On June 14, Phil Vischer (who is known for being one of the creators of VeggieTales), posted a video called “Race in America,” which has generated over 1.2 million views as of this writing. In a follow-up video posted a few days ago, Vischer addressed four questions people have been asking him in response to his initial post, and he encouraged his white viewers not to downplay their role in fighting racial injustice.
“Those of us in the majority have been in the majority since the very beginning,” said Phil Vischer. “The policies that created inequality came from the majority. And any big changes needed to address that inequality will need the support of the majority.”
Phil Vischer Discusses Poverty, Welfare, and the Breakdown of the Family
Phil Vischer says there are several questions he has received repeatedly in response to his first video, which “kind of went viral.” The first was essentially, “What about the fact that Black fathers are often absent?”
Vischer referenced a report created in 1965 by Robert Moynihan for President Lyndon B. Johnson. The report made the case that African American families were in crisis because of their high rate of out-of-wedlock births. At the time, 25 percent of Black women had children outside of marriage compared to five percent of white women. Moynihan saw this as a national crisis connected to the fact that Black men could not get work to support their families.
Today, the disparity is still there and the rates have increased: 70 percent of Black women have children out of wedlock, compared to 30 percent of white women. But we learn something important if we look at how educated the mothers are. The out-of-wedlock birth rate among white women who have a college education is five percent. Among white women with a high school diploma, it is 40 percent, and among white women with no high school diploma, it is 65 percent. This last number is very close to the average out-of-wedlock birth rate for Black women. It is also worth noting that since 1965, the out-of-wedlock birth rate has been growing faster among white Americans than it has among Black Americans.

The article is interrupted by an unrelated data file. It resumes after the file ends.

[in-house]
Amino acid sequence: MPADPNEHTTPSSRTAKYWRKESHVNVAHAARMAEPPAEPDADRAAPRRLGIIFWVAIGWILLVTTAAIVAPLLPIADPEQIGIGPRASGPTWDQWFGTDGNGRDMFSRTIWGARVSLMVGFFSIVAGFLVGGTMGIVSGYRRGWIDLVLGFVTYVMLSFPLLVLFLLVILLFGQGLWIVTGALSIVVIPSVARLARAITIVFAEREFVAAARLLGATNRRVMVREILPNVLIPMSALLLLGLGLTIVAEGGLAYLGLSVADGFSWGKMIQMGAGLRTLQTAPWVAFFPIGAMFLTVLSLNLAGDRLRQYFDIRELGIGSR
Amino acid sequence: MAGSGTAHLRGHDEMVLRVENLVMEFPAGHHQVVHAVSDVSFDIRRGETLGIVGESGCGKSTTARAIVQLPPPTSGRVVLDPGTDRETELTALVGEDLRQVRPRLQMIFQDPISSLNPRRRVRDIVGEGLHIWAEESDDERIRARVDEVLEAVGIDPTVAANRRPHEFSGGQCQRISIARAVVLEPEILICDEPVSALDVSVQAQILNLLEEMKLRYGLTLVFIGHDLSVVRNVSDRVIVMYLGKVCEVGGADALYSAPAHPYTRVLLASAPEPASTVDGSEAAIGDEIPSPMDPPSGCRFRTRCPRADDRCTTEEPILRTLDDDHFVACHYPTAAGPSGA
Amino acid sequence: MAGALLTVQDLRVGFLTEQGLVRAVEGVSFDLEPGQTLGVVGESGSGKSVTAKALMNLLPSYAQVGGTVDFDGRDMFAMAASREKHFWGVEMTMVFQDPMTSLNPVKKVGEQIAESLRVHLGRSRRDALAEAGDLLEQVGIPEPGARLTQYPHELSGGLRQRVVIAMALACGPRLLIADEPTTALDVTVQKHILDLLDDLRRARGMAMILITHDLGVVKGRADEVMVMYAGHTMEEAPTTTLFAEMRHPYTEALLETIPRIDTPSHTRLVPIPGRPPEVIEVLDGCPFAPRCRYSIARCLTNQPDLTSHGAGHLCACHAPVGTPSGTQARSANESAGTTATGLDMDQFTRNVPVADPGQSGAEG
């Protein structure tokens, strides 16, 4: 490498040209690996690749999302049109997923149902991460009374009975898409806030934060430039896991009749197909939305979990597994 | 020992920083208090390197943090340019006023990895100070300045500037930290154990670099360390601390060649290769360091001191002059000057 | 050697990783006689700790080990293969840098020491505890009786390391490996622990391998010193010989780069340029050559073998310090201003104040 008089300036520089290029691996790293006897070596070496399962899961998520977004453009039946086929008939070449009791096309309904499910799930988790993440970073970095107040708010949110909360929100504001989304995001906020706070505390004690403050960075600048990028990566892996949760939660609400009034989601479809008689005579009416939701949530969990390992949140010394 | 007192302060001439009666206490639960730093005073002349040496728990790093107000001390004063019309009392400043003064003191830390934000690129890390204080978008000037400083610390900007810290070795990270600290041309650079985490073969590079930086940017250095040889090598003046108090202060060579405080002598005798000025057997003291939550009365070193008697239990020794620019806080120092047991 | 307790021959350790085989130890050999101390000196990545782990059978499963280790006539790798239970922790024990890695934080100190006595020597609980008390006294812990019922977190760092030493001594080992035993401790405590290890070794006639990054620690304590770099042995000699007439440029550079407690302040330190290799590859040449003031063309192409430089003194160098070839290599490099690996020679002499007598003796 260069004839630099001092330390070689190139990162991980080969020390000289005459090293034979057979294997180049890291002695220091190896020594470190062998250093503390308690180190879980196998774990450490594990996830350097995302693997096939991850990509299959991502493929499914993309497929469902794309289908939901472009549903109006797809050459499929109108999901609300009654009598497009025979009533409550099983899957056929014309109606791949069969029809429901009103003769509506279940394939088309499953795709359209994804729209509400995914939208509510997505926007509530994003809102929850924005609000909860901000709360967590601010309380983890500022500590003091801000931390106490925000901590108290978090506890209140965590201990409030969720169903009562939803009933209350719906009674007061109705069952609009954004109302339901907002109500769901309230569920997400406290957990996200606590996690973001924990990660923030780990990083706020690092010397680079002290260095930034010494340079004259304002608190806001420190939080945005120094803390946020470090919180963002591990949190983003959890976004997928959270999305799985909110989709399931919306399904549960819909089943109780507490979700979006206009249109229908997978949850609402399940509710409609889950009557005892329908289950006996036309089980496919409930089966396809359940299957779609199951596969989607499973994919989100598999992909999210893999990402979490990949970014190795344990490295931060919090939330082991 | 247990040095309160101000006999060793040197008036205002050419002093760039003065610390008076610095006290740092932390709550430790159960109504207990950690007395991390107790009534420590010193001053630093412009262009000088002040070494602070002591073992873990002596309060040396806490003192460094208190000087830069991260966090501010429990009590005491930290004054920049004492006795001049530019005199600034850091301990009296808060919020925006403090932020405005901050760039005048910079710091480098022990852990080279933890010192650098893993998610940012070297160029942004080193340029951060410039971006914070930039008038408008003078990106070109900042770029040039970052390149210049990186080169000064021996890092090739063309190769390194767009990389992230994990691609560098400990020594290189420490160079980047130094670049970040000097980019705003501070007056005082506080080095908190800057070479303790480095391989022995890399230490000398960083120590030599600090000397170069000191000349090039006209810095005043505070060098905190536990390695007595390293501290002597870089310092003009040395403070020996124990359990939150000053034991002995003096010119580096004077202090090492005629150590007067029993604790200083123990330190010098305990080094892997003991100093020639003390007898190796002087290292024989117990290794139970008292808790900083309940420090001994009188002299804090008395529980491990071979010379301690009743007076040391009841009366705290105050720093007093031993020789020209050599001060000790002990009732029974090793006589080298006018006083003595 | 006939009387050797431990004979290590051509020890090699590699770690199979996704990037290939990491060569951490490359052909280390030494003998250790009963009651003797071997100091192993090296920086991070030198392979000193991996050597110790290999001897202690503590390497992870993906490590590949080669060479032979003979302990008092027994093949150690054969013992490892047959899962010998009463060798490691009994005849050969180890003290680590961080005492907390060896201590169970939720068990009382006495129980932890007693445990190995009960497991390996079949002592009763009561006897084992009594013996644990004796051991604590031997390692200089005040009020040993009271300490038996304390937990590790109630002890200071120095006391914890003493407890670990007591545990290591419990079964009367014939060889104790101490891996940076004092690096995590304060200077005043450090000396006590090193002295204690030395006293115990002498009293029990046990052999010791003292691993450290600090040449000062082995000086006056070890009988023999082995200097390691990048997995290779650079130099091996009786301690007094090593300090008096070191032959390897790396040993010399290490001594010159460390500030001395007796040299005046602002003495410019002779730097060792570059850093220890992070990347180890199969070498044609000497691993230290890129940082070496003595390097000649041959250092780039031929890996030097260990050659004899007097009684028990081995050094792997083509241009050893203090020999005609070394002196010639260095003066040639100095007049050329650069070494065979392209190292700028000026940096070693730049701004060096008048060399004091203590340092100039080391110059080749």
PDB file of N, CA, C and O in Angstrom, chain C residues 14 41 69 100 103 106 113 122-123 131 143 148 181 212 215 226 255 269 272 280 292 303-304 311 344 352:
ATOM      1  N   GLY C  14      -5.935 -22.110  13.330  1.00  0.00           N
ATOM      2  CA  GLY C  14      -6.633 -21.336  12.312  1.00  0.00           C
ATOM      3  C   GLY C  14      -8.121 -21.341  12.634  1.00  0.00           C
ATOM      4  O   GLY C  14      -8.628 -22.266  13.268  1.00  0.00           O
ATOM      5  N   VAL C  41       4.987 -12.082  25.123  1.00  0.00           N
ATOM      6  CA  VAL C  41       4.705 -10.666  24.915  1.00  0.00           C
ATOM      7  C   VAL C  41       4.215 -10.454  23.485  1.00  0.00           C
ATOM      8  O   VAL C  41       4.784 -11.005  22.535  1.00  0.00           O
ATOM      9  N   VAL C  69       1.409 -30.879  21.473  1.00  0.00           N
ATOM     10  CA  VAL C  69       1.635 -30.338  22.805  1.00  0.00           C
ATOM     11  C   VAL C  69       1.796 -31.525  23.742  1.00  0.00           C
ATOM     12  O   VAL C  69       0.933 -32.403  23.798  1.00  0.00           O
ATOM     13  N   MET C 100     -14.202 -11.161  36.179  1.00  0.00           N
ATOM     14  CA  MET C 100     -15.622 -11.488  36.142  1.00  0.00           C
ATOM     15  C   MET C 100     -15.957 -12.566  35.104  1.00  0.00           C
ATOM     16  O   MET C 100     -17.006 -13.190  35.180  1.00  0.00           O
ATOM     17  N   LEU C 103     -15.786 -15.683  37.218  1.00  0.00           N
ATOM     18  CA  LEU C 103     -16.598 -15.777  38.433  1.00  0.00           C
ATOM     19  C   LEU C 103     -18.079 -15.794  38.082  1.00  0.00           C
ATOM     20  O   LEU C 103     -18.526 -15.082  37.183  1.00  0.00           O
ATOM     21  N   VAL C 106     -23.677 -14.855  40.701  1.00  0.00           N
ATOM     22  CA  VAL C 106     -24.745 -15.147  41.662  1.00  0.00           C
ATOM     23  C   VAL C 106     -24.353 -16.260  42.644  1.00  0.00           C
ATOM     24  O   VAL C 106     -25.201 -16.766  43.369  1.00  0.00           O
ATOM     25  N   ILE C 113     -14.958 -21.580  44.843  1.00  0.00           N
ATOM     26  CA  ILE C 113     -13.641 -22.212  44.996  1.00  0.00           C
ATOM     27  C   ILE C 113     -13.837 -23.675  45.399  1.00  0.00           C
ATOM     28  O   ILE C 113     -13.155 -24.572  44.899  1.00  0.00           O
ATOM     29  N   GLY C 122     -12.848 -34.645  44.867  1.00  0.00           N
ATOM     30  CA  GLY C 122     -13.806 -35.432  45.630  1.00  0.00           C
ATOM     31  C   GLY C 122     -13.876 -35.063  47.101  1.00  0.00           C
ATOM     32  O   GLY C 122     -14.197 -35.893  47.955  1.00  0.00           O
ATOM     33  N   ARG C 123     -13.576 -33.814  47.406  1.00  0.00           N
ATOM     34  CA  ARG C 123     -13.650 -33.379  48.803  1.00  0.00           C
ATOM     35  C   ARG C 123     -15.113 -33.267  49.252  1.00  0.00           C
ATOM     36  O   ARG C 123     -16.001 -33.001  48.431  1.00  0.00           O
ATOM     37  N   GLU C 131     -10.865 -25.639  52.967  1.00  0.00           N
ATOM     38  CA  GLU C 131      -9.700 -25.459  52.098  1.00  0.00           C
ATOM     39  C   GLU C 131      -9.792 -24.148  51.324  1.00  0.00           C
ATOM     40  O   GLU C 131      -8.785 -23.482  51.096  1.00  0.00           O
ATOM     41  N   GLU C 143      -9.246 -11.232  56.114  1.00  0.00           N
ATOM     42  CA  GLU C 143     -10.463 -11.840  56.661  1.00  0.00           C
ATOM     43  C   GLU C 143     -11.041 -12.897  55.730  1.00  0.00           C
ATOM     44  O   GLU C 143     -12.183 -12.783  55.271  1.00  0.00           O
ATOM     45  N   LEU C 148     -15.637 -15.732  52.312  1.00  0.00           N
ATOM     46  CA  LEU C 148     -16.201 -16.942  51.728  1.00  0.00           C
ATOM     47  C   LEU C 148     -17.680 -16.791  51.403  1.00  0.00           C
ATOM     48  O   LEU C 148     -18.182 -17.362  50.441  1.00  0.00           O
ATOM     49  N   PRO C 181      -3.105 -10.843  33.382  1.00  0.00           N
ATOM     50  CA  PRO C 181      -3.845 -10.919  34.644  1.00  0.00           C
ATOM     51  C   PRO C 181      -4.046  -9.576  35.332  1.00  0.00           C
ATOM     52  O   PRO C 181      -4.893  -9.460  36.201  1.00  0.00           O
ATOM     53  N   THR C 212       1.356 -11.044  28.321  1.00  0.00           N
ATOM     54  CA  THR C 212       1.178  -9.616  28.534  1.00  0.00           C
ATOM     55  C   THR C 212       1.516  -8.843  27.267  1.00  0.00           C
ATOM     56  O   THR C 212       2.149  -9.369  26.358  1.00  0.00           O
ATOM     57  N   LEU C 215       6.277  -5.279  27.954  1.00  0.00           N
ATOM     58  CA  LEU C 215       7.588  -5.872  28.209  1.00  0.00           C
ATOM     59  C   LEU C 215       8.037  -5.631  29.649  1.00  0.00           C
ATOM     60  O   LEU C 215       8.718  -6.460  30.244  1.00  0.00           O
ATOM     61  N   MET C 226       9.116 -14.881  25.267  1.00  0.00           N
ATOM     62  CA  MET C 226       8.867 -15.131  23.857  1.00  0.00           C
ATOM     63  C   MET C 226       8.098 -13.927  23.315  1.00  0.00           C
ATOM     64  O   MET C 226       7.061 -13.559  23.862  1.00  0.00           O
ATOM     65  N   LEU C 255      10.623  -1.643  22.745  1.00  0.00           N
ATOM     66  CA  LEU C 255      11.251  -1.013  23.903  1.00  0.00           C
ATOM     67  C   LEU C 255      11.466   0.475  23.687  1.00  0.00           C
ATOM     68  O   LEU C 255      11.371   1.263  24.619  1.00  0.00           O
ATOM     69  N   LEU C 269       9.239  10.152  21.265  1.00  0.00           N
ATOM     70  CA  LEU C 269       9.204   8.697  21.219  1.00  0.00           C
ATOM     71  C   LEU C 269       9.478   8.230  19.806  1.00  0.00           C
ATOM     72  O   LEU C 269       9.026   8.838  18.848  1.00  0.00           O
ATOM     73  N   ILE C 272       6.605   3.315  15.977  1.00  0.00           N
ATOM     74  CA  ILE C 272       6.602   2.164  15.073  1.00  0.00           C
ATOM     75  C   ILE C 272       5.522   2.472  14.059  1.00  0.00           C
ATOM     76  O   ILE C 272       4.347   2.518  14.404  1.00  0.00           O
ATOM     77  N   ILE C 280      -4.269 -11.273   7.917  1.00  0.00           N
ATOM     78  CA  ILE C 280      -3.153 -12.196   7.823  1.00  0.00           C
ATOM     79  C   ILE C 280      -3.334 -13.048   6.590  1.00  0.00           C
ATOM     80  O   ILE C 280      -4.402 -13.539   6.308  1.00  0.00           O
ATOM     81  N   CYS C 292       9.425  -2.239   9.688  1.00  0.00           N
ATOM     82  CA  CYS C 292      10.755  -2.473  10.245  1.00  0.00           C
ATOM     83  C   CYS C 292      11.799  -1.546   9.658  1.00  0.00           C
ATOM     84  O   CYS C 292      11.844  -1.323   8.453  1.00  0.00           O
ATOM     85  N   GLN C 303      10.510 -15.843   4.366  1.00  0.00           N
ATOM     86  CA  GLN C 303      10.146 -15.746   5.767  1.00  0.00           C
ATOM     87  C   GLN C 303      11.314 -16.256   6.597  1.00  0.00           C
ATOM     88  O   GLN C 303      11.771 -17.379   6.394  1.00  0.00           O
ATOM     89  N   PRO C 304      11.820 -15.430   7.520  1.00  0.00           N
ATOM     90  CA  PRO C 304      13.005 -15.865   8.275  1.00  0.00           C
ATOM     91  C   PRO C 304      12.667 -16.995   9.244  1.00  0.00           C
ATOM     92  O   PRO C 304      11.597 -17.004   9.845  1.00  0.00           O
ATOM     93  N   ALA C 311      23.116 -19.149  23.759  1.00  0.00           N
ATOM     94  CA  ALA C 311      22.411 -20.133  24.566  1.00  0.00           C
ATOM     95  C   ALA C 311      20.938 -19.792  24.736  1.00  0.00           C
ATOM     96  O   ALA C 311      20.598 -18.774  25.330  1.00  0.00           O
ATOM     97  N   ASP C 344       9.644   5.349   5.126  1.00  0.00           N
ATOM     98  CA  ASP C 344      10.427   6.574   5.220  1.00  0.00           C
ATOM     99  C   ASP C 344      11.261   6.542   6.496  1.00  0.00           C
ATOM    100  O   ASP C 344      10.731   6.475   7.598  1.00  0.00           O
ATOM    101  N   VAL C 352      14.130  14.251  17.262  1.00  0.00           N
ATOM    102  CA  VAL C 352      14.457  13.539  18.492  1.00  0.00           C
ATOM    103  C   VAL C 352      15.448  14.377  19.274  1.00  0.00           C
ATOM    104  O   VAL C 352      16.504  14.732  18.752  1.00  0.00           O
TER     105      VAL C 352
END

Vischer concludes, “Marriage isn’t collapsing in Black America. It’s collapsing in working-class America.” He believes the reason that the numbers are worse in Black communities is that African Americans are two-and-a-half times more likely to be living in poverty than white Americans are.
One factor Vischer sees contributing to unemployment and the breakdown of Black families is the fact that unskilled manufacturing jobs have become automated, moved to the suburbs, or moved overseas. Unable to find jobs, uneducated men lose faith in the idea that they can go to work, bring home a paycheck, and support their families the way that their fathers and grandfathers did. “Without the hope of being able to support a family,” said Vischer, “men give up on the idea of fatherhood, and family is in collapse.”
There is one other ethnic group in the United States that is comparable to the Black community in its high rates of unemployment, out-of-wedlock births, and single-parent homes. That group is Native Americans. “Think about it,” said Vischer. “These are the only two groups of people that weren’t given a choice whether or not to live in white America, the only two groups that have been actively and consistently treated unjustly by European settlers since before there even was an America.”
He went on, “And today they are the two groups whose communities are marked the most by poverty, unemployment, and addiction. Is it just a coincidence that we see the most dramatic breakdown of family structure in the two communities that have faced the most historic injustice?”
Phil Vischer on the Welfare State
The next question Phil Vischer addressed is whether or not the welfare programs of the 1960s increased Black poverty and unemployment. His answer to that is a resounding, “No.”
The Black poverty rate was 55 percent in 1959. In 1969, after President Johnson launched his War on Poverty and created federal welfare programs, the Black poverty rate dropped to 32 percent. This does not prove that Johnson’s policies were directly responsible for this decrease (this was a time of overall economic growth in the U.S.), but the numbers do show that those policies did not cause poverty in the Black community to increase.